Ephesians 1:15-16, “For this reason, because I have heard of your faith in the Lord Jesus and your love toward all the saints, I do not cease to give thanks for you, remembering you in my prayers.”

What does it mean to you when a fellow brother or sister in Christ tells you he or she has prayed for you? I don’t know about you, but such news gives me great joy. When someone else prays for me, it means they have gone before the throne of grace, before the King of Kings, and laid requests on my behalf at the feet of our great God. This is not an insignificant thing. It’s huge. It’s marvelous. And it’s powerful.

United in Christ

In the beginning of Ephesians 1, Paul references the believer’s union with Christ (1:3-14). He mentions all the spiritual blessings the Ephesians have because they are united to their Savior. This union is a foundational doctrine for believers. All the benefits of our salvation come through our union with him. Paul used the phrase “in Christ” to describe this union. Our justification is “in Christ.” Our sanctification is “in Christ.” Our future glorification is “in Christ.”

It is also through our union with Christ that we are united to other believers. Upon salvation, we immediately become part of the family of God. Other believers become our brothers and sisters “in Christ.” We are united to other believers through the blood of Christ. This union goes deeper than sharing a similar DNA as we do with our biological siblings. Our union with our brothers and sisters in Christ is eternal. We will live forever together, worshipping our Savior for all eternity.

While this unity is a fact and secured by Christ’s blood shed for us, it is also something we have to live out. We have to abide in Christ to receive the blessings of our union with him. We have drawn from his well of grace. We have to seek him first. We have to yield to his Spirit’s work in us. Likewise, we have to live out our union with one another. We have to love and serve one another. We have to maintain and keep our unity with each other, being patient and forgiving one another as Christ has forgiven us.

Paul planted the church at Ephesus, and while he had not visited them for quite some time, he heard about their “faith in the Lord Jesus” and their “love toward all the saints” (Ephesians 1:15). The Ephesians were living out their union with Christ and with each other. They were doing what Jesus prayed for in John 17:20-21: “I do not ask for these only, but also for those who will believe in me through their word, that they may all be one, just as you, Father, are in me, and I in you, that they also may be in us, so that the world may believe that you have sent me.” Their faith in Christ and love for one another made Paul rejoice. He responded by giving thanks for them in prayer (Ephesians 1:16).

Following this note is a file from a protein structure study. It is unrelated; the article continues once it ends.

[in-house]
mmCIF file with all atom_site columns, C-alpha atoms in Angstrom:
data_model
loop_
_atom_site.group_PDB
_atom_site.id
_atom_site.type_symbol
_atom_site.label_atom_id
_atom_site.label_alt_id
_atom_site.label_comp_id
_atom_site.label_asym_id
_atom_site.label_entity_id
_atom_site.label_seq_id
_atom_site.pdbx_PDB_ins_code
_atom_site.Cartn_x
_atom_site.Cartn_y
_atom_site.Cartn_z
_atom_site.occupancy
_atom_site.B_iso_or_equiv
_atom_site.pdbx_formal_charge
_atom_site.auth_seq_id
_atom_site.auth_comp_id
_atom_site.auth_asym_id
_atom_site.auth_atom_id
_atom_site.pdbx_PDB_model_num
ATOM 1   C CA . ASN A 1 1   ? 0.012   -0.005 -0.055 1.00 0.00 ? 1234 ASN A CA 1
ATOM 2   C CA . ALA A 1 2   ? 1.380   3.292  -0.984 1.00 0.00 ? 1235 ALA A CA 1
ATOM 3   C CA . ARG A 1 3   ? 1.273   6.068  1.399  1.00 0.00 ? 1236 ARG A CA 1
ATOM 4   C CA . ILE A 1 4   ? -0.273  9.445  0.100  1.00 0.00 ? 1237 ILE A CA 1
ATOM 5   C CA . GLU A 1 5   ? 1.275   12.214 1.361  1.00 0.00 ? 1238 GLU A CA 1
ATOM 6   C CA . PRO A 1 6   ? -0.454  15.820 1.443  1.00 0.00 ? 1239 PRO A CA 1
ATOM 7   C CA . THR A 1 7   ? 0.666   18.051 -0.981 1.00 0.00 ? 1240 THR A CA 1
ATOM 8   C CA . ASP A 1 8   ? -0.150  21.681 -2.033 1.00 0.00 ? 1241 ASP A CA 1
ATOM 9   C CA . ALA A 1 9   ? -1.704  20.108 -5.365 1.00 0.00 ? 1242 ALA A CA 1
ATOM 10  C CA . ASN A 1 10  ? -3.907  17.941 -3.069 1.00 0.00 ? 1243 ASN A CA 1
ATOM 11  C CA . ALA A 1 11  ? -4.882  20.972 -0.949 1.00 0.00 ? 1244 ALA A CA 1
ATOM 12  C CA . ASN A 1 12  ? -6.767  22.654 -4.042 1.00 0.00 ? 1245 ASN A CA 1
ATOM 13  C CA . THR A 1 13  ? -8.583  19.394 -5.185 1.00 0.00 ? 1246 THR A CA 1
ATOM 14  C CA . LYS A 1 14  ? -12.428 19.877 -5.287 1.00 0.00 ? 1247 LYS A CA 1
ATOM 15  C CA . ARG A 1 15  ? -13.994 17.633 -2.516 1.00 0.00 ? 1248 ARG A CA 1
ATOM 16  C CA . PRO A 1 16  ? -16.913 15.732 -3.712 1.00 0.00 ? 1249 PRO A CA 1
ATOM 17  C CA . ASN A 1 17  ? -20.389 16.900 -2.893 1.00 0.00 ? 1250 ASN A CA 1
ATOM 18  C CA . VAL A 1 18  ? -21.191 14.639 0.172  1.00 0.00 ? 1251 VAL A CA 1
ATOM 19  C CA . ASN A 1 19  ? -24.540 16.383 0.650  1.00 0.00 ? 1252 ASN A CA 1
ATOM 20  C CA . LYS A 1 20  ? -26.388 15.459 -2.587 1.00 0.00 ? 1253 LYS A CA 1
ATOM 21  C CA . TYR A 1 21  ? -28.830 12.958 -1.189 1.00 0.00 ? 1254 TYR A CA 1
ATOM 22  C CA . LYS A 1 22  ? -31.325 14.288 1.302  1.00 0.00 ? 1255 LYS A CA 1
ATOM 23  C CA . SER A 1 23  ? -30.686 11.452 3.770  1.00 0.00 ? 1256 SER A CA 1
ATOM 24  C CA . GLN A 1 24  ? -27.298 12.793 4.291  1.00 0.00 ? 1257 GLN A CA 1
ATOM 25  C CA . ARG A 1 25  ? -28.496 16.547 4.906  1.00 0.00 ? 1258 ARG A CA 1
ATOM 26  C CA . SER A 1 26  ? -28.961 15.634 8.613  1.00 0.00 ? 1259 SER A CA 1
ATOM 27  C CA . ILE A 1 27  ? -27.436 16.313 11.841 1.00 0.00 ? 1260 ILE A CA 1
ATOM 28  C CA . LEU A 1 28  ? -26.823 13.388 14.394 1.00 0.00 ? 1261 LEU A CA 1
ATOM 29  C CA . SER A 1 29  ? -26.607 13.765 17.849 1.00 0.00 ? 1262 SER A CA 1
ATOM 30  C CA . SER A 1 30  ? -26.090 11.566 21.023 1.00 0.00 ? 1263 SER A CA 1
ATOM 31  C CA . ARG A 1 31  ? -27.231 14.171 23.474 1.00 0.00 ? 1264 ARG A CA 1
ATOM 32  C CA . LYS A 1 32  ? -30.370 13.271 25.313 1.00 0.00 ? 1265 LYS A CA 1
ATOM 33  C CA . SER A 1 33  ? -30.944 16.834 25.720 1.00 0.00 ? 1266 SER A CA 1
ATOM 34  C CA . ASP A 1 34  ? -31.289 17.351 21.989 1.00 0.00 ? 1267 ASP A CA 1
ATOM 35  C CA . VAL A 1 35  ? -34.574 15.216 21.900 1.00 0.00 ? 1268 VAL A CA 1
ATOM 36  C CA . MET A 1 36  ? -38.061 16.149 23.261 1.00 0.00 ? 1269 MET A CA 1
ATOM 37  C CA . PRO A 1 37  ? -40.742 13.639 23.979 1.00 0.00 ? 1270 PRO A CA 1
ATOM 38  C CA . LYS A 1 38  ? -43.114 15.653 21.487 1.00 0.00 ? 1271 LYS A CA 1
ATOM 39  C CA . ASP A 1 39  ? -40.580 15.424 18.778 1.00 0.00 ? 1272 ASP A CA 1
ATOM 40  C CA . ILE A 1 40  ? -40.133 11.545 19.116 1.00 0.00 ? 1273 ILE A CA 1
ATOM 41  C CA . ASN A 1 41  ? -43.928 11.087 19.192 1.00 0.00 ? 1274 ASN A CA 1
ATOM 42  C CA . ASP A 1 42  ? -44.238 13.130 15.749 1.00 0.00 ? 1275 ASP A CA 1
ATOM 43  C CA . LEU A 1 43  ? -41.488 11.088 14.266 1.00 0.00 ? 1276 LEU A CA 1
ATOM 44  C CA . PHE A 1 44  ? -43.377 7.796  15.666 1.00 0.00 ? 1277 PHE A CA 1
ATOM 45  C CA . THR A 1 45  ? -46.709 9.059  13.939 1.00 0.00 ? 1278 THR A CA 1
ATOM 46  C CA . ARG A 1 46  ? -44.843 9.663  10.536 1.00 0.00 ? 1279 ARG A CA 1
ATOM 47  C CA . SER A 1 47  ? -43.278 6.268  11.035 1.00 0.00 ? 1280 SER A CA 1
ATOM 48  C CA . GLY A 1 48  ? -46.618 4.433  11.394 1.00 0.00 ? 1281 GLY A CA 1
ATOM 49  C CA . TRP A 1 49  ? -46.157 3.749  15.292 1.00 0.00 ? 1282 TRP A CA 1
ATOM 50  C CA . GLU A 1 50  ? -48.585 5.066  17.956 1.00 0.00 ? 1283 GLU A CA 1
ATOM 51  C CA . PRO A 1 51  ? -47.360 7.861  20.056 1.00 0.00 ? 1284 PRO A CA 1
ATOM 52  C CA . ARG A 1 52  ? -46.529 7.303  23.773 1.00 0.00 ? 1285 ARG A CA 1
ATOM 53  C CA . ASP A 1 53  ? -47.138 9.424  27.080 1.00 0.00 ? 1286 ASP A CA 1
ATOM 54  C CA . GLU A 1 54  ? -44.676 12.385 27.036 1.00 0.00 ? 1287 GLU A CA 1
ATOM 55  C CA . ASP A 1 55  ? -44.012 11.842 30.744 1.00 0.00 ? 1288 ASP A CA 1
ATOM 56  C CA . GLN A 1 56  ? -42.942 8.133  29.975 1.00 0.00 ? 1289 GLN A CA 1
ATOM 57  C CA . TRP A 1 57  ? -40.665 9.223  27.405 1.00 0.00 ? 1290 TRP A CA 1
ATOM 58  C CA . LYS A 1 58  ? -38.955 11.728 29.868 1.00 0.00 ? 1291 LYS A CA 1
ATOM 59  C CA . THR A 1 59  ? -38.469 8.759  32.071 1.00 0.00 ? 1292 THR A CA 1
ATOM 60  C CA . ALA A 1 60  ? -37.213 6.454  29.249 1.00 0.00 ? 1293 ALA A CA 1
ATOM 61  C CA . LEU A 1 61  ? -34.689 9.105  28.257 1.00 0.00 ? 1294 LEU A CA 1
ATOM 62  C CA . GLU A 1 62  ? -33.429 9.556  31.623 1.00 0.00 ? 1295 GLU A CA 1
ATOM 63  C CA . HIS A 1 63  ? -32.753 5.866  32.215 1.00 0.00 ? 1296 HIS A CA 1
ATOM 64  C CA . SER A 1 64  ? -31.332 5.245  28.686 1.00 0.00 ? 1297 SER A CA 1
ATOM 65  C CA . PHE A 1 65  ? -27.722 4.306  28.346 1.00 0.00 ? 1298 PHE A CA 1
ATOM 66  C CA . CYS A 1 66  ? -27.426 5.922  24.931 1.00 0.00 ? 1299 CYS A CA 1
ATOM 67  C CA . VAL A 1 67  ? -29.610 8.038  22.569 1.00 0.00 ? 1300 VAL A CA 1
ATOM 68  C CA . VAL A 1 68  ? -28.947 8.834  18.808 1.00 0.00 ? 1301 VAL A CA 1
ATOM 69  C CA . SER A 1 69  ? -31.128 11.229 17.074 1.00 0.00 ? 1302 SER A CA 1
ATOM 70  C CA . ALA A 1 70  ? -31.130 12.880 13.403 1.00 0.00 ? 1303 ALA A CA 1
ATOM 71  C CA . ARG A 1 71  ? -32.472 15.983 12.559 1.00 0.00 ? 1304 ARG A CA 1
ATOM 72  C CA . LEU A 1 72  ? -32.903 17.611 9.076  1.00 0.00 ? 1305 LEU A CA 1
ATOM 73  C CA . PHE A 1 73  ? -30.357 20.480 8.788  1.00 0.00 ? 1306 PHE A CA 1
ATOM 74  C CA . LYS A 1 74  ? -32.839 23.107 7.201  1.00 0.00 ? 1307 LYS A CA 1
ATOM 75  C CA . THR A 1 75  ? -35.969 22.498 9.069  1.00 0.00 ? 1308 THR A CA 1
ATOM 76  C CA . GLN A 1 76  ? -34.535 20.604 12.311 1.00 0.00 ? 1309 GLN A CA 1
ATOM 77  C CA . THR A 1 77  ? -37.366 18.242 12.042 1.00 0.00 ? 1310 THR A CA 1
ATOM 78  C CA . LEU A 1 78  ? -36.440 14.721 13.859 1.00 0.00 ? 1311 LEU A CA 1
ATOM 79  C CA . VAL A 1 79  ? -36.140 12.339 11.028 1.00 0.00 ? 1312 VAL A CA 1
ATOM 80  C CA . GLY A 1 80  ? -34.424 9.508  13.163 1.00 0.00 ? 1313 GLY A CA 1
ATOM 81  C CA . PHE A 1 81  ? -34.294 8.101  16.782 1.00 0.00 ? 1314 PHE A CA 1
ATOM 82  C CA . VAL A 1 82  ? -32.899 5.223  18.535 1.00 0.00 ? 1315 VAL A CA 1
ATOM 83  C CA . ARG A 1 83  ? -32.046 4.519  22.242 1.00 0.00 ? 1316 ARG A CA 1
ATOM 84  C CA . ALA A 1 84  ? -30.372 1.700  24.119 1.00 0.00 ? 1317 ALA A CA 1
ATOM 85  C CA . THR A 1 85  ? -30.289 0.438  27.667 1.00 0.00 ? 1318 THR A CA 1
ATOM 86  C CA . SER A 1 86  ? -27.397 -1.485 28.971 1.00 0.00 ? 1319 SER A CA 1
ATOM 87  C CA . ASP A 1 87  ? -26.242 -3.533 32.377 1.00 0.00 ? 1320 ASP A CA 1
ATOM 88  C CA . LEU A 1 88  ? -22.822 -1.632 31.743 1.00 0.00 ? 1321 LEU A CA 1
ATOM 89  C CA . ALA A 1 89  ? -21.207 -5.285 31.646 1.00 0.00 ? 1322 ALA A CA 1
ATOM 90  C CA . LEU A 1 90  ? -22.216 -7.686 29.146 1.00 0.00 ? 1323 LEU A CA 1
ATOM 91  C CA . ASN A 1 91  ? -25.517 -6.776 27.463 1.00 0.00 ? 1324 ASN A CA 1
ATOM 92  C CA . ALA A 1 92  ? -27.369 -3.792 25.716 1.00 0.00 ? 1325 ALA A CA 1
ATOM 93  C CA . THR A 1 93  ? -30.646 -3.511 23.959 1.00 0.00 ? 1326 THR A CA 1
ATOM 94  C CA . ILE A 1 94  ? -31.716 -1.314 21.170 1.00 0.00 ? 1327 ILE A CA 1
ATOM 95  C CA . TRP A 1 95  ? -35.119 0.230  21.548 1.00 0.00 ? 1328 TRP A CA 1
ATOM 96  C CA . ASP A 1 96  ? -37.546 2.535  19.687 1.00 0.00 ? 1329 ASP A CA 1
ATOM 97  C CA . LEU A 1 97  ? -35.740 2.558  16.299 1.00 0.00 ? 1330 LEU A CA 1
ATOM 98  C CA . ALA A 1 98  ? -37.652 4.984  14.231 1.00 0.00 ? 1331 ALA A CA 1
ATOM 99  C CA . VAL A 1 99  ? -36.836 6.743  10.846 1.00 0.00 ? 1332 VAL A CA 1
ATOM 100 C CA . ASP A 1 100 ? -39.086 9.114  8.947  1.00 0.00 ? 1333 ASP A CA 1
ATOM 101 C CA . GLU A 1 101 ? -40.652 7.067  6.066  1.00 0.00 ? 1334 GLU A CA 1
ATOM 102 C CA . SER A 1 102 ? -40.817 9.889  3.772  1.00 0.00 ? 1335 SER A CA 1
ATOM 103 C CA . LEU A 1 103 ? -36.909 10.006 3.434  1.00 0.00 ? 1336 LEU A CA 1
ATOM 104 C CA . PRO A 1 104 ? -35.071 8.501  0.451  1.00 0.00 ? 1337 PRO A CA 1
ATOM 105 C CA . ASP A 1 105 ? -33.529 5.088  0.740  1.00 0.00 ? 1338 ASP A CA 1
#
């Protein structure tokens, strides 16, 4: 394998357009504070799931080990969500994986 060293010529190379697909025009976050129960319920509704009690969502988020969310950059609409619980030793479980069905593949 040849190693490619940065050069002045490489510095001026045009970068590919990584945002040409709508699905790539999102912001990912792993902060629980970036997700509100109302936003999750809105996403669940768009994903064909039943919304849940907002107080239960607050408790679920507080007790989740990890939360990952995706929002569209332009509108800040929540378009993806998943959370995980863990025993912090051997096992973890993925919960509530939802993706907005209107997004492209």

United in Prayer

When we pray for one another, as Paul did for the Ephesian church, we live out our union with one another in Christ. We pray to the same Father on behalf of our siblings in Christ. Have you ever considered what this means? It’s not like asking a friend of a friend of a friend to get us an introduction to someone we’ve always wanted to meet. When fellow believers pray for us, they are going directly to the source of grace. They are going to our Father in Heaven and asking him to meet our needs, whatever they may be.

The  Reformer, Martin Luther, often suffered from depression and painful physical ailments. He relied on the unity of his fellow believers and asked them to pray for him. Sometimes he was in such pain, he thought he was dying. After one such time, he wrote: “I almost lost Christ in the waves and blasts of despair and blasphemy against God, but God was moved by the prayers of the saints and began to take pity on me and rescued my soul from the lowest hell.”[1] We need one another’s prayers. God uses our prayers to move and act in the lives of our siblings in Christ.

Paul doesn’t say in this passage that he prayed for them once. He said, “I do not cease to give thanks for you, remembering you in my prayers” (Ephesians 1:16). He prays for them unceasingly. He always prays for them. Later in the letter to the Ephesians, after describing the armor of God, Paul urged them to pray for one another: “Pray in the Spirit at all times, with every kind of prayer and petition. To this end, stay alert with all perseverance in your prayers for all the saints” (Ephesians 6:18). Consider all the times we tell a fellow church member that we will pray for them. How often do we actually do it? If we do remember, we’re likely to pray once. Imagine what it would look like if we prayed unceasingly for our siblings in Christ!

Through the gift of faith in our Savior, we are united to him and to one another. Let us live out this union in prayer, going before the throne of grace on behalf of our siblings in the faith. And may we not pray for them once, but pray for them unceasingly.

[1] Luther, Martin. Luther’s Correspondence and Other Contemporary Letters https://archive.org/details/lutherscorrespo02luthgoog (Letter 768, p. 409).